In the case of Asda Stores Ltd v Mr D Raymond, the Employment Appeal Tribunal (EAT) were tasked with determining whether a disabled lorry driver was subjected to unreasonable disciplinary action and discrimination after urinating in his employer’s delivery yard.

The driver in this case, Mr Raymond, suffered from type 2 diabetes which includes amongst its symptoms the sudden need to urinate. On one such occasion when returning to his employers premises the employee felt a sudden need to urinate and, fearing that he would be unable to reach to toilet facilities in time, proceeded to urinate in the delivery yard.

The employee’s actions were captured on CCTV and a disciplinary investigation took place, during which the employee admitted to the act and expressed his apologies. Following this, and the realisation that Raymond had urinated near a loading bay which could have potentially contaminated food pallets, Asda proceeded to dismiss him for gross misconduct citing wilful neglect of company property, breach of health and safety regulations and the potential for reputational damage.

Raymond exercised his right to appeal the dismissal with his employer and produced evidence that his medical condition was the reason for his actions. However, Asda refused to investigate this further and proceeded to dismiss his appeal. In response the employee decided to bring claims for unfair dismissal and discrimination arising from a disability to an employment tribunal (ET).

Upon reviewing the evidence, the initial employment tribunal upheld Raymond’s claims. They determined that the employer erred in failing to specify which health and safety regulations he had breached, as well as failing to conduct a reasonable investigation into the incident. Importantly it was determined that the CCTV footage used did not clearly show that Raymond had urinated on food pallets, as Asda had supposedly claimed.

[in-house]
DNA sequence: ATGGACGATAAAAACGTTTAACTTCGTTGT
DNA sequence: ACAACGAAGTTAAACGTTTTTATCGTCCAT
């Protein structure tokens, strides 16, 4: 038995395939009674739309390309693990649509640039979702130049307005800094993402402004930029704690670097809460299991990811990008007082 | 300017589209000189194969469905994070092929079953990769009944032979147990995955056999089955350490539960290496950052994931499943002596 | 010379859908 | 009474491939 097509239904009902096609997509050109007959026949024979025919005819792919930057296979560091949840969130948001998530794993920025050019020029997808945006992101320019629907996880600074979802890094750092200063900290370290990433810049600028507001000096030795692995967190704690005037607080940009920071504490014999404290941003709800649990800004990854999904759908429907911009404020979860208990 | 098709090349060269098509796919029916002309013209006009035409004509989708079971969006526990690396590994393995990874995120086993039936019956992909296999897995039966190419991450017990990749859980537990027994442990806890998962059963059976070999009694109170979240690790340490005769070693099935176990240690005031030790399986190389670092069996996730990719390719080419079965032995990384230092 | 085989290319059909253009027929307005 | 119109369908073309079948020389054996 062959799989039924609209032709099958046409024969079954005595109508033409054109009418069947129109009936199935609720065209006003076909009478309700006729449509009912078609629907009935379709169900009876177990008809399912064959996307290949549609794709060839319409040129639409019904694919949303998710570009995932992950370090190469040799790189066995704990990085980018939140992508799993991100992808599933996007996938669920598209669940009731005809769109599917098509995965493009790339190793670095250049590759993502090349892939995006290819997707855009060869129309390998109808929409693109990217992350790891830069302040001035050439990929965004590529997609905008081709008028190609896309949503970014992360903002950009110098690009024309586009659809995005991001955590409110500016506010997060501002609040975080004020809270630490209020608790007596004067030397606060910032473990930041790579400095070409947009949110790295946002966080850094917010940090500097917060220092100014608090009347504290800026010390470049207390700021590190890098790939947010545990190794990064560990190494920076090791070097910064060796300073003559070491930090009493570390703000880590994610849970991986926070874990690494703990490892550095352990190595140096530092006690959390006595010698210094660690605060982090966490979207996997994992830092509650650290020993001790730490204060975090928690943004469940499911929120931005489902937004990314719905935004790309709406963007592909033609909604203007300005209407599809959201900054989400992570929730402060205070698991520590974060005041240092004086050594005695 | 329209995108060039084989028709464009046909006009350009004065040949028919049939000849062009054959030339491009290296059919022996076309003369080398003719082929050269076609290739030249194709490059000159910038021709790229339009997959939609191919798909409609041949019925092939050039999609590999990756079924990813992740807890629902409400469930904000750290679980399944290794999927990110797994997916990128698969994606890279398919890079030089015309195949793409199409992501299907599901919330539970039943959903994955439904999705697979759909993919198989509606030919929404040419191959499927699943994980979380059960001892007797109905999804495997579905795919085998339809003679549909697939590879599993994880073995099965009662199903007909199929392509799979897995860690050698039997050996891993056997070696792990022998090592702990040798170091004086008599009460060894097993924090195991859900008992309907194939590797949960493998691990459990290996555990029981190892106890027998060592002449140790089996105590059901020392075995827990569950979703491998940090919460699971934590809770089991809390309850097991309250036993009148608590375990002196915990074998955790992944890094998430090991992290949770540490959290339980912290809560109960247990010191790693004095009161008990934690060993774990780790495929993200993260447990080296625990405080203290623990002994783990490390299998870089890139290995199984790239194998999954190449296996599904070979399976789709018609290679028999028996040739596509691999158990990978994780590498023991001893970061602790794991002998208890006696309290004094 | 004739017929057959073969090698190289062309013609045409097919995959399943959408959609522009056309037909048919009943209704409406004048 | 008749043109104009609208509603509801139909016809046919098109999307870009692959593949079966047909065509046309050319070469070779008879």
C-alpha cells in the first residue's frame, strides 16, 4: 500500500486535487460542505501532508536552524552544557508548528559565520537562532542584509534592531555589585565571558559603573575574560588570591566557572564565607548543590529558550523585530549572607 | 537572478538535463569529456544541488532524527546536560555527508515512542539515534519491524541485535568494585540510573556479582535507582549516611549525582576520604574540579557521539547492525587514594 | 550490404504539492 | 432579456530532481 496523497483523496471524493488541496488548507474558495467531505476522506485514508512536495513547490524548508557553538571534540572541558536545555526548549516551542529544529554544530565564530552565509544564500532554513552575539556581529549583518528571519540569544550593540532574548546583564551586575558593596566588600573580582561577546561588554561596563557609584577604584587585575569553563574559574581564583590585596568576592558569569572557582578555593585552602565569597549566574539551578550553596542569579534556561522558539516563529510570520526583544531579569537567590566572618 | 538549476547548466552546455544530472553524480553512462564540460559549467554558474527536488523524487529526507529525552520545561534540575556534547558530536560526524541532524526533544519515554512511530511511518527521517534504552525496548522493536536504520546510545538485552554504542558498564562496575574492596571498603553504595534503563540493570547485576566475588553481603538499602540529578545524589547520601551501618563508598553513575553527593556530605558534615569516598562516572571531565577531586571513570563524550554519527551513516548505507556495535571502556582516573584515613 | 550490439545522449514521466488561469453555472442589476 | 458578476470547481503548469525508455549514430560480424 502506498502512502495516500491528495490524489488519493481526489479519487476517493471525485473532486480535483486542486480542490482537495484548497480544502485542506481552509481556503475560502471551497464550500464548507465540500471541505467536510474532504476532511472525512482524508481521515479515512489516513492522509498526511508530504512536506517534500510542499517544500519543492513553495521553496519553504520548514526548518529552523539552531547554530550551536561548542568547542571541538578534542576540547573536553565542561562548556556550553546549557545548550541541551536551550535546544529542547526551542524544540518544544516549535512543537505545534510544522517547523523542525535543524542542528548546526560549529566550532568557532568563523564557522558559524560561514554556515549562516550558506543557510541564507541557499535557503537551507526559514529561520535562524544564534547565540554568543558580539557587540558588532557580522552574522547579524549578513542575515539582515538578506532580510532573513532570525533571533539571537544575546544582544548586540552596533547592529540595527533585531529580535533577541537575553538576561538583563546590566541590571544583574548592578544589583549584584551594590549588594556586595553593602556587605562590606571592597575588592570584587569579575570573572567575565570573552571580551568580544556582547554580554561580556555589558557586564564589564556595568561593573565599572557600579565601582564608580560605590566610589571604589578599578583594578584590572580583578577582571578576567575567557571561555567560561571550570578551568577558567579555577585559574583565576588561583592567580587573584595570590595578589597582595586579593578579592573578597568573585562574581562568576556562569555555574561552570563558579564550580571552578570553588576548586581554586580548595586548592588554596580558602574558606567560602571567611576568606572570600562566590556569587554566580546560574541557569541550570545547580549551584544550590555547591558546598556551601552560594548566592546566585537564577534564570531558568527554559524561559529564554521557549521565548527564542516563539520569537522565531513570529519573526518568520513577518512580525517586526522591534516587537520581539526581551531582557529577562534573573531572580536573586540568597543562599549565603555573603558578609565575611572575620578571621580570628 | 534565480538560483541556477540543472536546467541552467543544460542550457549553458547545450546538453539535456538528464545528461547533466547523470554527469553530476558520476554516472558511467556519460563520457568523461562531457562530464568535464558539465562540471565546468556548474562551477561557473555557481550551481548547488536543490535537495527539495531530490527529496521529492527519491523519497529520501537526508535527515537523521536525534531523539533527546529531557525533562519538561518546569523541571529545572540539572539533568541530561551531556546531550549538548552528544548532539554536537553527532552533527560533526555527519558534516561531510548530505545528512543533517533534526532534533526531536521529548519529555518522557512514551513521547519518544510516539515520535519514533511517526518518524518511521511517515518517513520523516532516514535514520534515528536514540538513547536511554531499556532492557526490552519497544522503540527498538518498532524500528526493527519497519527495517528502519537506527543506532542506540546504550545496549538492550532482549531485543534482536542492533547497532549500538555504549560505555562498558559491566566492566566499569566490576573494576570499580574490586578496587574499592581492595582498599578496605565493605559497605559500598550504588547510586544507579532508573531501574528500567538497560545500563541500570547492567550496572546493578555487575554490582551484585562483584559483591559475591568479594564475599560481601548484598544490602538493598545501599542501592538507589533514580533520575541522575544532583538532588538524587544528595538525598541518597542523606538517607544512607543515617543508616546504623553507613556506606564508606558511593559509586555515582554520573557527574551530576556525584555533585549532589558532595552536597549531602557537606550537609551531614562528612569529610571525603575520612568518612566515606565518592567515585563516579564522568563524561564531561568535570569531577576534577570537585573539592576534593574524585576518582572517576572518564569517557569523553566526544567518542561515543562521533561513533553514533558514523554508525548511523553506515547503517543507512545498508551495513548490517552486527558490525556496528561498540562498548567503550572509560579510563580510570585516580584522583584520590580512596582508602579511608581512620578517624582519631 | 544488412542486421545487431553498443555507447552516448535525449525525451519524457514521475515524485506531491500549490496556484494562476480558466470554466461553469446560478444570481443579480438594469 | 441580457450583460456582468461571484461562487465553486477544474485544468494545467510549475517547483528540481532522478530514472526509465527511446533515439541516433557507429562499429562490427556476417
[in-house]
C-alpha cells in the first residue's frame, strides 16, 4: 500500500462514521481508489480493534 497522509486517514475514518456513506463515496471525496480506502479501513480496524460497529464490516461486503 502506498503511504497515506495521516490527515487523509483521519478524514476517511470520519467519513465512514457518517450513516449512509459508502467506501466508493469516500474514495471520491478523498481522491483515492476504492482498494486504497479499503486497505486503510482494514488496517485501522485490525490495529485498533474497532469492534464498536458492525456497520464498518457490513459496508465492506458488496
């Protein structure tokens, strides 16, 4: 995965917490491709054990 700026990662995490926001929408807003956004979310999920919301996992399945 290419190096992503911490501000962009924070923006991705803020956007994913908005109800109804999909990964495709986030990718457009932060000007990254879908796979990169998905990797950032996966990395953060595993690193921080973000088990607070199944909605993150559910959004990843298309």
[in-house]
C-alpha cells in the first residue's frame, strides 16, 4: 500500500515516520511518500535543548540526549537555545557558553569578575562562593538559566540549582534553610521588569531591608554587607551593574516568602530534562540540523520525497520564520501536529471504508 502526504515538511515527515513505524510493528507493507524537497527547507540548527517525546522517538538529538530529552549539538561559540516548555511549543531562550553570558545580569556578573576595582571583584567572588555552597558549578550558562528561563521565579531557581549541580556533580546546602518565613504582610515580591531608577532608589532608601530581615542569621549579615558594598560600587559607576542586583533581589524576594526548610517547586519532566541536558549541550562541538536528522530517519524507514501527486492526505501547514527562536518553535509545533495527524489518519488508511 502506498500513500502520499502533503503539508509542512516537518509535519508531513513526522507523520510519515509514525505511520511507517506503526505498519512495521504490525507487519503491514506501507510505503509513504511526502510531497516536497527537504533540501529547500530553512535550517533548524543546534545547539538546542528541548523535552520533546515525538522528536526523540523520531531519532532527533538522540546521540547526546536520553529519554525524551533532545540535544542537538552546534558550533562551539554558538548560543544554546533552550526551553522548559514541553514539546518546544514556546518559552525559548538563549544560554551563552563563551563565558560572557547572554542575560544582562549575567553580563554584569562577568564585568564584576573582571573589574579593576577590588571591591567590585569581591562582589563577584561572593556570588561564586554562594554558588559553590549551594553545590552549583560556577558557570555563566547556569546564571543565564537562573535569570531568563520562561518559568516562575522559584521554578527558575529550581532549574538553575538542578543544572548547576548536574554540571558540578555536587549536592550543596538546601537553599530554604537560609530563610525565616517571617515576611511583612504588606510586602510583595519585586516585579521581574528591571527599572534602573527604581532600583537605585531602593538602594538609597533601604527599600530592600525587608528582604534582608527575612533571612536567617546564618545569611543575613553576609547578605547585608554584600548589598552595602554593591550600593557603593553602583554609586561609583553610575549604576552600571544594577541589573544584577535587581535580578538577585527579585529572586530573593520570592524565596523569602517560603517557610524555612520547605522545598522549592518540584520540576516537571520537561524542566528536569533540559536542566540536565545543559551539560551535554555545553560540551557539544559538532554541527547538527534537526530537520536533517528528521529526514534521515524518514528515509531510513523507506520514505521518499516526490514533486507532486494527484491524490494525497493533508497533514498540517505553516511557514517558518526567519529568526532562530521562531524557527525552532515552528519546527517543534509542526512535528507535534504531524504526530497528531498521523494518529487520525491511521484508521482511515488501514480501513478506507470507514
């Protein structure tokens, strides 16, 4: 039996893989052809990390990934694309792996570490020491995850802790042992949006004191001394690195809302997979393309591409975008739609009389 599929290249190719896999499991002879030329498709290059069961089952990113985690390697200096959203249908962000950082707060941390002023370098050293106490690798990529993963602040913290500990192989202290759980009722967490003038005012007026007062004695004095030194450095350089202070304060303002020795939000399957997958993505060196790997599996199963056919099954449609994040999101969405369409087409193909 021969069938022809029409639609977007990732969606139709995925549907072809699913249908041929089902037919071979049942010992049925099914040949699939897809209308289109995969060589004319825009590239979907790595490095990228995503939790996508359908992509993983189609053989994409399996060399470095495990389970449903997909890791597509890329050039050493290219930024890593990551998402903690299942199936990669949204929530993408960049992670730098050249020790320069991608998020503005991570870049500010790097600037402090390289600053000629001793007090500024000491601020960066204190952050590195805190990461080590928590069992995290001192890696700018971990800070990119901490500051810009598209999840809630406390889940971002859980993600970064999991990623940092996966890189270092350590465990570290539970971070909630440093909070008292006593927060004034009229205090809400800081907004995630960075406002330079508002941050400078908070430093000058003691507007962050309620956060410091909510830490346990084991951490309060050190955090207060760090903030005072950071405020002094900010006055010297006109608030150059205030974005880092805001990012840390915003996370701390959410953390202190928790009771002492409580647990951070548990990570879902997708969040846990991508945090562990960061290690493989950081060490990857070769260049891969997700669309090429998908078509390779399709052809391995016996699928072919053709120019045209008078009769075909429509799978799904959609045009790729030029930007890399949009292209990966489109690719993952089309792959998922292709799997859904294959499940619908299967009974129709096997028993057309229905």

The ET went on to add that a reasonable employer would have made appropriate enquires into the employee’s medical conditions and considered that his disability may have caused the sudden need to urinate. As Asda failed to take these steps it was ruled that Raymond had been subject to discrimination arising in consequence of a disability.

Asda decided to appeal this decision to the Employment Appeal Tribunal (EAT), however the EAT dismissed the appeal and agreed with the findings of the original ET. The EAT held that the whole process had been tainted by the employer’s unreasonable response to the issue and that the CCTV footage used did not provide sufficient evidence for a gross misconduct dismissal.
The employer’s failure to further investigate Raymond’s medical condition, or consider how this could impact his actions, proved a decisive factor and that it was unreasonable to claim that mutual trust and confidence has been breached in a situation where the employee’s disability was an operative cause of dismissal.

From an employer’s perspective this case offers a useful reminder of the important of completing a full and reasonable disciplinary investigation before deciding to dismiss an employee, including taking note of any new evidence brought up during an appeal. Extra care should be taken when an employee has a pre-existing medical condition that could qualify as a disability, as dismissing someone for misconduct that occurs as a direct result of their disability is likely to amount to disability discrimination.